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Ruighe nan Clach

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Ruighe nan ClachRuighe nan Clach - 9th September 2008

Ruighe nan Clach is the second (ruined) 19th century keeper's cottage in Gleann Gheallaidh on the left-bank of the river.  Ruighe nan Clach stands well-back from the estate road and a mile upstream from White Bridge.

As a place name Ruighe nan Clach means - shiel of the stones.

In 1860 Queen Victoria passed this way on her ‘first great expedition’ to Strath Spey through Gleann Dhé, Gleann Gheallaidh, and Gleann Feithisidh without referring to it, and another contemporary description of the glen gives the clear impression that Ruighe Ealasaid was the only building in the whole glen at the time.  In Crombie (1861) - the author writes :

Glen Geaully ... With the single exception of a shepherd's shieling in this portion, it bears no traces of having ever been inhabited

- Crombie (1861) (p22)

In 1866 the area was surveyed by the Ordnance Survey, and Ruighe nan Clach had almost certainly been built by then - it is shown on the old 6-inch map (1869) as a labeled group of three buildings.

The census returns are ambiguous - I've not seen Ruighe nan Clach specifically named in any of them.  Oddly - the earliest accounts of the glen either do not refer to it by name, or if they do - it's only in a passing reference.  In McConnochie (1898) - the author writes :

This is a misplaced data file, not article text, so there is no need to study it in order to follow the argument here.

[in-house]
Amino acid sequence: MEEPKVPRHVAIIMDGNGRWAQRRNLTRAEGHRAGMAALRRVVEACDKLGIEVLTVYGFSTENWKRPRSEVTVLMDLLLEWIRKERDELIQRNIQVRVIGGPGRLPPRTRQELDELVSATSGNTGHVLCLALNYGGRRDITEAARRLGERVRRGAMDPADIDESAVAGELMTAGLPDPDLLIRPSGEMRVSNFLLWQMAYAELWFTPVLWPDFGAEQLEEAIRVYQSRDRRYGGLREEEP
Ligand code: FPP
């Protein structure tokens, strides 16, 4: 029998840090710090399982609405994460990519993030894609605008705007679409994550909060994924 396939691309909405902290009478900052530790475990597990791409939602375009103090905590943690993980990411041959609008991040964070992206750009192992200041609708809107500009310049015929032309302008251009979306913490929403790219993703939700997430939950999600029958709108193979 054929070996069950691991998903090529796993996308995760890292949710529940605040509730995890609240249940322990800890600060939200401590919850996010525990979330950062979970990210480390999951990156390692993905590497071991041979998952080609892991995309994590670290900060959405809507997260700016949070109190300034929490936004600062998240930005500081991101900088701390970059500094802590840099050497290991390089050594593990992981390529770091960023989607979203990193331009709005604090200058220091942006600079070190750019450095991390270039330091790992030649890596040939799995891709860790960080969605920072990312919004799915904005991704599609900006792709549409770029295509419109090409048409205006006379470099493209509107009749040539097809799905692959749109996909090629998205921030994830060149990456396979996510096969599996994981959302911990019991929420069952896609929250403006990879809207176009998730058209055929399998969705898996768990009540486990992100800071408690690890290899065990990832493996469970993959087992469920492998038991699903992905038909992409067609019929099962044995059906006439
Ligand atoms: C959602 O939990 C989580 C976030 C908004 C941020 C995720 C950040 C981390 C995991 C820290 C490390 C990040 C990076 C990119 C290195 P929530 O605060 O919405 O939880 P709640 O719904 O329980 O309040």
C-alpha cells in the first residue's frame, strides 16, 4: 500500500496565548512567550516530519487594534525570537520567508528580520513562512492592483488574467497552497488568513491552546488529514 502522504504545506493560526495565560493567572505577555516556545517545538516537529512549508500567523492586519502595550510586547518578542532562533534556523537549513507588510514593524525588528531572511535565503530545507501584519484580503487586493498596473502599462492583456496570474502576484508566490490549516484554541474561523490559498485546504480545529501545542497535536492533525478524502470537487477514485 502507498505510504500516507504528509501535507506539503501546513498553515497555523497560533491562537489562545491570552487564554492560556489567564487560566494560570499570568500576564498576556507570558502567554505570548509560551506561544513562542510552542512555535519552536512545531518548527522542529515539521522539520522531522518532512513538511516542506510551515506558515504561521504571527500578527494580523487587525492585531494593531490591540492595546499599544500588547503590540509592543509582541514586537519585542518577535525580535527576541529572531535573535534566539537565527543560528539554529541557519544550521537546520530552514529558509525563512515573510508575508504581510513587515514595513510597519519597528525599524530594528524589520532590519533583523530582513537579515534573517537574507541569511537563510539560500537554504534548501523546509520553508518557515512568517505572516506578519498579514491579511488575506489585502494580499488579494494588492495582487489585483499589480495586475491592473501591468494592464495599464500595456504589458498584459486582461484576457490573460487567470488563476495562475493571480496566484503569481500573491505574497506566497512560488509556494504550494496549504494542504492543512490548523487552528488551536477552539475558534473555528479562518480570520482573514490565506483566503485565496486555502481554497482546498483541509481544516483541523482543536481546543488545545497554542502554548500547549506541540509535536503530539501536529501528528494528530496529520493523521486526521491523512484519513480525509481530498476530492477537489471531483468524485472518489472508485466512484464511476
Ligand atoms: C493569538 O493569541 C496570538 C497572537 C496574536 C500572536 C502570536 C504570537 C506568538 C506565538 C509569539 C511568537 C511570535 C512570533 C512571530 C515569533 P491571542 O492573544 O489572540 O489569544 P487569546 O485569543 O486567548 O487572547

Standing on the river bank here [Cist Dhé], the only houses to be seen are two foresters' cottages in Glen Geldie and the tree-sheltered Bynack Shieling

- McConnochie (1898) (p13)

In  Anderson (1911) - the author writes :

A road alongside the Geldie Burn leads to Geldie Lodge, a shooting lodge tenanted for many years by Lord Farquhar

- Anderson (1911) (p16)

In  Alexander (1928) - the author writes :

... lying back from the road, is another cottage, which looks peculiarly desolate in the wide, bare moorland.  (The name of this cottage, Ruigh nan Clach, is interesting as preserving the word ruigh (pron. rui), the term used in the Gaelic of the eastern Highlands for a summer sheiling

- Alexander (1928) (p57)

It seems odd that Ruighe nan Clach is not mentioned more often by earlier writers - I've not yet seen it mentioned in the Journals of either the Cairngorm Club, or the Scottish Mountaineering Club where the other lodges, and cottages are frequently mentioned.